Does #GP2 need DRS?

Brought to you by Adam Macdonald (@adamac39)

GP2 started in 2005 following the discontinuation of Formula 3000.  In an era of large profit and unrivalled corporate spending the series seemed destined for success.  The lower sponsorship demands, around £2 million, were far less than the step above it meaning it was ideal as a progressive step.

In order to maintain its position as the most relevant series to feed Formula One there are many who would argue that there is a requirement for parity between the two. The argument would be based upon those who stand in the corner that the gap between GP2 and F1, on-track, is too much.  Of course, in this respect the difference between the two will always be there.  As the second tier is still very much in its infancy, the inaugural season in 2005, the lack of complexity is something that is pivotal to the series’ success.

Using tried and tested technology, a 4.0 litre normally-aspirated V8 engine, the cars require little mechanical input and expertise to function.  This, combined with the specification chassis provided by Dallara Automobili, is of paramount importance to keeping the finances of the racing within reach of aspiring racers.  For those that feel there is problem with pay drivers in Formula One already, the problem in GP2 would be ten-fold if development were permitted within the regulations.

If it’s not broken, don’t fix it

After watching a procession in Russia as Hamilton cruised home to victory, the need for overtaking aids is apparent and undeniable.  With such complicated aerodynamic devices circulating around a track with low degradation (due to the freshly laid asphalt), the DRS (Drag Reduction System) was clearly necessary.  However, those who watched the feature race will know to what I extent I mean when I say GP2 and F1 were chalk and cheese here.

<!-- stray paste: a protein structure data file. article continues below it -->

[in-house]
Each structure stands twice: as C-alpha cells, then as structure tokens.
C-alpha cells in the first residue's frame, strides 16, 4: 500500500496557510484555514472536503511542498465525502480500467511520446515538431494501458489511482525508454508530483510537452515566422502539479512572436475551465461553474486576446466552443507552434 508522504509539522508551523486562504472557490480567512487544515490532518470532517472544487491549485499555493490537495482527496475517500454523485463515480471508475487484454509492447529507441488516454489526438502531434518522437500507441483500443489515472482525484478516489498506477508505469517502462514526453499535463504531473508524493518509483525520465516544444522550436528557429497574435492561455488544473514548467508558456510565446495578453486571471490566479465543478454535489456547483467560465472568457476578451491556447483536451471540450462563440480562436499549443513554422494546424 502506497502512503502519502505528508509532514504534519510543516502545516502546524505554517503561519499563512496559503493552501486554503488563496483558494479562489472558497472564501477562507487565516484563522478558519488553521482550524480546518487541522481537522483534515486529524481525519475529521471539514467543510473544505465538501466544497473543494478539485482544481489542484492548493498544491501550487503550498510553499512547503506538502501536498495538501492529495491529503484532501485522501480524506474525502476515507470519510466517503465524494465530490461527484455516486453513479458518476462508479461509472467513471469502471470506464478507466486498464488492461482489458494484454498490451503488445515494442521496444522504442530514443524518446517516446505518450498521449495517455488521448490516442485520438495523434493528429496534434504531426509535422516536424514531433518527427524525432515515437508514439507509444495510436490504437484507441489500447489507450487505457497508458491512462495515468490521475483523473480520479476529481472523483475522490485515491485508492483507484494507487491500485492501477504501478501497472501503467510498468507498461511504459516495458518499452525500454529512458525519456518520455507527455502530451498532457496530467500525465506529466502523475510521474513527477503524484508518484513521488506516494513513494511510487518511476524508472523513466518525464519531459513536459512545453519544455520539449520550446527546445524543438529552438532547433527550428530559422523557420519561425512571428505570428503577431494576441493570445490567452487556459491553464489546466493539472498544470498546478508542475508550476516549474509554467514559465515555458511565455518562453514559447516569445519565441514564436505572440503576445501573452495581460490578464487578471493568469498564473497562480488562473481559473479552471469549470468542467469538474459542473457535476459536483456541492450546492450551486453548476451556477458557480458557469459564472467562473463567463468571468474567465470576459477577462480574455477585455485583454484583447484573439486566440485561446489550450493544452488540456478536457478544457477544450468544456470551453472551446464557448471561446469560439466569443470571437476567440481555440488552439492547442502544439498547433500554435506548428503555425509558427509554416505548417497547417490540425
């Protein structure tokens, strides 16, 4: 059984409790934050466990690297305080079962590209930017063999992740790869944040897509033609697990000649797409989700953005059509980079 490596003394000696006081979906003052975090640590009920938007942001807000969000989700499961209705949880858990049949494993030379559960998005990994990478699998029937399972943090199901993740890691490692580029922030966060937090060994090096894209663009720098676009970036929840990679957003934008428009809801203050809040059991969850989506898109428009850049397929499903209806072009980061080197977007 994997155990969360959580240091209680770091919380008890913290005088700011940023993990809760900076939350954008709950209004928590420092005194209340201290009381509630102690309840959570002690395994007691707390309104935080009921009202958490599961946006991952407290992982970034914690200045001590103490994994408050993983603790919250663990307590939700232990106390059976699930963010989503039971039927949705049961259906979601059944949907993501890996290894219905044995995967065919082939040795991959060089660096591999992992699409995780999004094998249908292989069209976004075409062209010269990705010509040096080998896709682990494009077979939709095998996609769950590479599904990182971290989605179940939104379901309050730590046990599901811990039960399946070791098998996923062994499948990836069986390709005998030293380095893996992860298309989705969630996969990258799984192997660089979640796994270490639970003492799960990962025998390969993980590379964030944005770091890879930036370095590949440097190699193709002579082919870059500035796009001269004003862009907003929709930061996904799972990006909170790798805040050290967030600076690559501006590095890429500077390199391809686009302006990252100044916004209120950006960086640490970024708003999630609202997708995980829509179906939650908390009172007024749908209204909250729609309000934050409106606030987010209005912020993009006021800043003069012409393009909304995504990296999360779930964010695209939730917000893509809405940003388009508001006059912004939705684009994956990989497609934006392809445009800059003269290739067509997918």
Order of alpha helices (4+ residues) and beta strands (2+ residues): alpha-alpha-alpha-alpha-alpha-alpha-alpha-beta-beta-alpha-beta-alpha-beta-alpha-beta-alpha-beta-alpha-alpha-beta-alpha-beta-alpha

We saw overtakes in areas not thought possible, cars going 3 a breast into a corner and, the part which interested me the most, teamwork to defend a position.  Stéphane Richelmi, teammate to newly crowned Champion Jolyon Palmer, defended for just over half a lap on much older rubber, against the chasing Mitch Evans in the Russian Time car.

This kind of defence would not have been possible if DRS had been in operation – a move which for all intents and purposes secured the race for Palmer as it allowed him to pull a small gap on Evans.  Hard, but fair racing was shown there which enthralled the onlookers. This is what will draw in audiences, not artificial aids which increase overtaking to ridiculous quantities.

Jolyon Palmer in the much less complex DAMS GP2 car - Notice the basic front wing

Jolyon Palmer in the much less complex DAMS GP2 car – Notice the basic front wing

Quality over quantity

I do not have the wool pulled so far over my eyes to not realise that all what I mentioned above was helped by the timing of the safety car.   Of course, arranging a safety car is hardly something anyone would be able to facilitate legally or indeed any fan want to see.  However, is there not a better way to increase overtaking chances?